October 26, 899: Alfred the Great, ruler of Wessex, England, from 871, dies. His defeat of the Danes ensured Christianity's survival in England, but he is also known for his ecclesiastical reforms and his desire to revive learning in his country.
October 26, 1466: According to some accounts, Dutch scholar Desiderius Erasmus was born on this date. The first editor of the Greek New Testament, he also wrote In Praise of Folly (a satire of monastic and ecclesiastical corruption) and many other works (see issue 34: Luther's Early Years and issue 43: How We Got Our Bible).
October 26, 1529: Thomas More becomes Lord Chancellor of England. Though he defended religious freedom in his book Utopia, he strongly opposed the Reformation and wrote against Luther, Tyndale, and others. Because he also opposed Henry VIII's claim to be the supreme head of the English church, as well as the king's divorce, he was executed (see issue 16: William Tyndale and issue 48: Thomas Cranmer).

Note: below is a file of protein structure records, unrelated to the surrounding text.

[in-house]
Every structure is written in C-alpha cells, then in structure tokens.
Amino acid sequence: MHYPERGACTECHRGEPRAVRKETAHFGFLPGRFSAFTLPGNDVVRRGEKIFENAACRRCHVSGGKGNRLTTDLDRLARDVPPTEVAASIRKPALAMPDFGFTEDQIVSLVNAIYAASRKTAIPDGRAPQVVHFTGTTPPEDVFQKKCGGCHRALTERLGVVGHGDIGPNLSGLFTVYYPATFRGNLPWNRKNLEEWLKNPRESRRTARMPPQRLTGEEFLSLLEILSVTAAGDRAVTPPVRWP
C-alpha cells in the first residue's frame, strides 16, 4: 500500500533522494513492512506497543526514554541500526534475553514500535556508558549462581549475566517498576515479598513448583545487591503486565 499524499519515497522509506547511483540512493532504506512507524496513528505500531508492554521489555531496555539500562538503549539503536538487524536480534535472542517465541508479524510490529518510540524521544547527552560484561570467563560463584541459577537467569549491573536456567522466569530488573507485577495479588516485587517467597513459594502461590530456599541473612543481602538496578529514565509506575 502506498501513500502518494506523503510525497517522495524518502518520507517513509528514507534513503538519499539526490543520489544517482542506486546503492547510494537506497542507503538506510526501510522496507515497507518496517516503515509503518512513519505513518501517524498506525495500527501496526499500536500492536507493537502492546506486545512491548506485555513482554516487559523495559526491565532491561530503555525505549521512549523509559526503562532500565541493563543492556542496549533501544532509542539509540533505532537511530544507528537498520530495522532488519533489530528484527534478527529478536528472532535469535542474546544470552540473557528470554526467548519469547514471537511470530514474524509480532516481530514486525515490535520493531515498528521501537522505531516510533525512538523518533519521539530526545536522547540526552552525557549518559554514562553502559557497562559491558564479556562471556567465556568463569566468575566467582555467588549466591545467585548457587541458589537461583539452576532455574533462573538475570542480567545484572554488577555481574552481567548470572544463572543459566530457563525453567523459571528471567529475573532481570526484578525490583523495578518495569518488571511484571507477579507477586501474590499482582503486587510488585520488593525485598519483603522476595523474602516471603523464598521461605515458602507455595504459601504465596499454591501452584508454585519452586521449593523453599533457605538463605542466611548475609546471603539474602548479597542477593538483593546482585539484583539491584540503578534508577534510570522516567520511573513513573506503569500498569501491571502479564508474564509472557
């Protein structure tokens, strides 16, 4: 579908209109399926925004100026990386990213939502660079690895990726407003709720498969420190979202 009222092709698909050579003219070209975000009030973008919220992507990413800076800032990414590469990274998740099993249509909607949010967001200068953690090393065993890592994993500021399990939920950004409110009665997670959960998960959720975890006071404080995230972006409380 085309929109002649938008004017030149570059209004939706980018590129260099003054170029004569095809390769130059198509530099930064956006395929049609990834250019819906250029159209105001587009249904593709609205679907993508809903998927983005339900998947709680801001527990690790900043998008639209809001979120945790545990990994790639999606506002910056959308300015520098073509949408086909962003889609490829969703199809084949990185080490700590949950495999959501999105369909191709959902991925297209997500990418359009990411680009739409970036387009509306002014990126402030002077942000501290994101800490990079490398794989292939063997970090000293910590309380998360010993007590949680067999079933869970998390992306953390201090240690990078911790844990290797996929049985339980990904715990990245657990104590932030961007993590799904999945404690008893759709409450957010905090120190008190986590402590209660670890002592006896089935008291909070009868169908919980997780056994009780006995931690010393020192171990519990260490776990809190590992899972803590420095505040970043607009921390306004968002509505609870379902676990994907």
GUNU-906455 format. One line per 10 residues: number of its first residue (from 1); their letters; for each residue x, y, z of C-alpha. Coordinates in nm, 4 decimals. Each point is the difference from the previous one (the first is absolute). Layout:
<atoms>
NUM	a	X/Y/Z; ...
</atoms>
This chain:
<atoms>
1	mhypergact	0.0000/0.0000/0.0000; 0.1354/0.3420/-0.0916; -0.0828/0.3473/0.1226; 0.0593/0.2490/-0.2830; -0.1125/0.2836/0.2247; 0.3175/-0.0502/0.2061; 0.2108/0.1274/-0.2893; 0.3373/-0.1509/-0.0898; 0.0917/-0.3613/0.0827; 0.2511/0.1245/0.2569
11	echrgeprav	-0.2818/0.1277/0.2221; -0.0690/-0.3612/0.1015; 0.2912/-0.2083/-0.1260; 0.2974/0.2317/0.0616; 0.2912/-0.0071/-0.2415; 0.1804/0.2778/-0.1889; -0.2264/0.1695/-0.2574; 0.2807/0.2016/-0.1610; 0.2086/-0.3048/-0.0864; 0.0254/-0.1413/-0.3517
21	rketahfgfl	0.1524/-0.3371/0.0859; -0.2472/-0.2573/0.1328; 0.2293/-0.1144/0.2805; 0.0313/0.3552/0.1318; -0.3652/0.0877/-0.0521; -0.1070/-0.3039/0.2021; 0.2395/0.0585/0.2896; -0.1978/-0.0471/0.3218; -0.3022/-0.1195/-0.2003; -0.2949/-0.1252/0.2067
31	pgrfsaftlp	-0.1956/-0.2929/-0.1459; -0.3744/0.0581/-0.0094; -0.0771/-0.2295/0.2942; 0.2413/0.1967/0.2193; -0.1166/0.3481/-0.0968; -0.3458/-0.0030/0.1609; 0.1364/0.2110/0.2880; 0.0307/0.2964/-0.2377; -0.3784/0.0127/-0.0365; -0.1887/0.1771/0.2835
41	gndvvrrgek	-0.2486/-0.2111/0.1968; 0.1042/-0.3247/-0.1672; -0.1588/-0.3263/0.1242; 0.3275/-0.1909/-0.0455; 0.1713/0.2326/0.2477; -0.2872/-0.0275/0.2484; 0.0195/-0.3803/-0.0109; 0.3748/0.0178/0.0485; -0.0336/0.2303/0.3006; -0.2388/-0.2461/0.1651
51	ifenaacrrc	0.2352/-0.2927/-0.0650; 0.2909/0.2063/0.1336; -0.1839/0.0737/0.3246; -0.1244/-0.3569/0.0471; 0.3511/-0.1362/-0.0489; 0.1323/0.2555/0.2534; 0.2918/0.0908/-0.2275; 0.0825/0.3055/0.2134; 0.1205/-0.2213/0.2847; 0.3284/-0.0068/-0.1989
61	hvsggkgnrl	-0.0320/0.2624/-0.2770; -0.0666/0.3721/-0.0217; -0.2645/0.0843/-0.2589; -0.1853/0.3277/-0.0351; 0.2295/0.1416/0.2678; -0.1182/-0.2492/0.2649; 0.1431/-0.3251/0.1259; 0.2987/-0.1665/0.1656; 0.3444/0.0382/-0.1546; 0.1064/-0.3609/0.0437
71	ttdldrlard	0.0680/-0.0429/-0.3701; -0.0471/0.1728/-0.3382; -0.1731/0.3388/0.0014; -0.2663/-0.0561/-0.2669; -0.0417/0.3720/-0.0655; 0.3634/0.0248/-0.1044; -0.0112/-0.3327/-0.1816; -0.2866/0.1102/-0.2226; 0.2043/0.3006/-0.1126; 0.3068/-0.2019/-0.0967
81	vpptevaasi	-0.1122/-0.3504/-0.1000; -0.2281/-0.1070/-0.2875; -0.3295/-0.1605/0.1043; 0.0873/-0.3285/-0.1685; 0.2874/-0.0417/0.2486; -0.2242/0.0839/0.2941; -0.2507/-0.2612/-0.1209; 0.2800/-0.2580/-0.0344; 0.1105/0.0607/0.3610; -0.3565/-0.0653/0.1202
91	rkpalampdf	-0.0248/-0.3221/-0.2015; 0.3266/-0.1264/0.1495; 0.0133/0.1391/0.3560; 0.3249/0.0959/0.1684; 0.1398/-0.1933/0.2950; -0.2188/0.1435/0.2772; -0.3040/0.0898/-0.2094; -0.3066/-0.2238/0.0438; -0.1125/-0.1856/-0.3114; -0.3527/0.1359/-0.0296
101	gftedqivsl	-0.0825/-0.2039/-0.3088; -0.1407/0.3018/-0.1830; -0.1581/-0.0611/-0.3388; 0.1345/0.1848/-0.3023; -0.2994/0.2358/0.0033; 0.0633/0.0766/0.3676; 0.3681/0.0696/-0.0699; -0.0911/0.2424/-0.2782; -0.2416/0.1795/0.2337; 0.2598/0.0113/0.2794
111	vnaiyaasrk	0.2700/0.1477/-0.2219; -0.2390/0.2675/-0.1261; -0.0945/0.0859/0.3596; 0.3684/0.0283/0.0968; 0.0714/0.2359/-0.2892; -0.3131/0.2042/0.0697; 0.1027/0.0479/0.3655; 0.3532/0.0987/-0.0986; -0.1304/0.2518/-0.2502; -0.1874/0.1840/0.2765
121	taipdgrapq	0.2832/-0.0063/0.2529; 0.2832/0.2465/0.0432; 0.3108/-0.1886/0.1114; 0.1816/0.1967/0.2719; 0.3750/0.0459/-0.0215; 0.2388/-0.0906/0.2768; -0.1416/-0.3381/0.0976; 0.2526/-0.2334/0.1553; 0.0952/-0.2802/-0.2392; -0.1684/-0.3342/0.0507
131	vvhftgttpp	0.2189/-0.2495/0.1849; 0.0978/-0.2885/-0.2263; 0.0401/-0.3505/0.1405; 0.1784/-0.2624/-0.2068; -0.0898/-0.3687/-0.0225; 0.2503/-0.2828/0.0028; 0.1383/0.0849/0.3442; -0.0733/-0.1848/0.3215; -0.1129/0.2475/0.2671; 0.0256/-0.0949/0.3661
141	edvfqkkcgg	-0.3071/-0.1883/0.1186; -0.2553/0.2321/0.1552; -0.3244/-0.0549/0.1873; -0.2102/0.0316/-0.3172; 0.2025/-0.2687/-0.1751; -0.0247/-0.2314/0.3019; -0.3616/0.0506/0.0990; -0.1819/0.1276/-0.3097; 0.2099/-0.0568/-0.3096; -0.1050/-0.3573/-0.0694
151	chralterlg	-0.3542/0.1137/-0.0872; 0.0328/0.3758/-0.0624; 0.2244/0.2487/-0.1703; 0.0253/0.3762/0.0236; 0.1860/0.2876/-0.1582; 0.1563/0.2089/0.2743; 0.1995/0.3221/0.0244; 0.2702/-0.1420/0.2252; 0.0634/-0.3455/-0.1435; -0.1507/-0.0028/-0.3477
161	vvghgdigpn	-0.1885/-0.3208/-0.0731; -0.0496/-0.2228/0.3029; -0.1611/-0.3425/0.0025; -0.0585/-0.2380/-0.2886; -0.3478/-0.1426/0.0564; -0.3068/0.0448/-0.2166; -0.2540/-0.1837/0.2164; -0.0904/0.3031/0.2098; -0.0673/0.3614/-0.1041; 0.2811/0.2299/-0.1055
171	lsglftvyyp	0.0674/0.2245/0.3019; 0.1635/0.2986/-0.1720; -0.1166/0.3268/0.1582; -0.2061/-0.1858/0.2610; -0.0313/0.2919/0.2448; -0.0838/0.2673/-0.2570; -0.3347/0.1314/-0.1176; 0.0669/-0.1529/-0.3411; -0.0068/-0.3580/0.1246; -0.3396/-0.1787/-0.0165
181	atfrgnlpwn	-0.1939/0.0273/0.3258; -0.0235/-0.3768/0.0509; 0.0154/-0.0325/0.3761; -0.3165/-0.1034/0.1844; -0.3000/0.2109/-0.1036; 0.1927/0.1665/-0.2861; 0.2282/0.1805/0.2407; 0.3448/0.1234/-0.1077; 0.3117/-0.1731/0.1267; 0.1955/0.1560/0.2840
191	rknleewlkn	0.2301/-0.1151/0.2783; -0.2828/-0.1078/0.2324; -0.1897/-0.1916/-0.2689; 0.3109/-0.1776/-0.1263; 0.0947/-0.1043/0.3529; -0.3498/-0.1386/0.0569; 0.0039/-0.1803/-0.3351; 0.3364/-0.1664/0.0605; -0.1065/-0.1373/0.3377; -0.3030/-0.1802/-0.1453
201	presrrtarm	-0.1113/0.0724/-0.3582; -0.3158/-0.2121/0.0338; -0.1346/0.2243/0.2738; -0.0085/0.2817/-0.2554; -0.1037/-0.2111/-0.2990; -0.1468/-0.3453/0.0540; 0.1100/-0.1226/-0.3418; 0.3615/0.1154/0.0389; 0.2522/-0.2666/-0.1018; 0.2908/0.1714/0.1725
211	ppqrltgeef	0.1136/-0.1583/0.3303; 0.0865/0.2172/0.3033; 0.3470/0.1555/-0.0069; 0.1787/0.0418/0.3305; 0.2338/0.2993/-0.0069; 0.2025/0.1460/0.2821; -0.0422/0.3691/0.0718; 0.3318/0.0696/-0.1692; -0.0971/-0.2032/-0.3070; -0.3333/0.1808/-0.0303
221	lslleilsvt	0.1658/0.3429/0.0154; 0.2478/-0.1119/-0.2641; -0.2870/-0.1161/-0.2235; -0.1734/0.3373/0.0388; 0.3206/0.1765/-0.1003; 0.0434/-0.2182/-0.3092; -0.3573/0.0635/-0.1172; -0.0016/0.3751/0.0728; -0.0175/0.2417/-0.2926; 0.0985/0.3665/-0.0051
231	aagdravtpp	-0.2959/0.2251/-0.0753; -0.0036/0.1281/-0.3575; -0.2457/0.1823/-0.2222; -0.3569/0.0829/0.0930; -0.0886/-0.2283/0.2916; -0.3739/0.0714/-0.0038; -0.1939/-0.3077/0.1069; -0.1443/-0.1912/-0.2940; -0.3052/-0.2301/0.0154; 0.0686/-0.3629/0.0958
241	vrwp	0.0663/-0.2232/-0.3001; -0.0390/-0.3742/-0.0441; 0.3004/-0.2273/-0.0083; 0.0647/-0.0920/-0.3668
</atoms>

October 26, 1633: The Puritan congregation at Newton (now Cambridge), Massachusetts, chooses Thomas Hooker as its pastor. Hooker, like many Dissenters, had earlier fled persecution in England by traveling to Holland. He then sailed to America with preachers John Cotton and Samuel Stone, leading grateful Puritans in Boston to quip that they now had "Cotton for their clothing, Hooker for their fishing, and Stone for their building" (see issue 41: American Puritans).
October 26, 1950: Mother Teresa founds the first Mission of Charity in Calcutta, India (see issue 65: The Ten Most Influential Christians of the Twentieth Century).
October 26, 1966: The first World Congress on Evangelism opens in West Berlin, attracting approximately 600 delegates from about 100 countries.More from this week...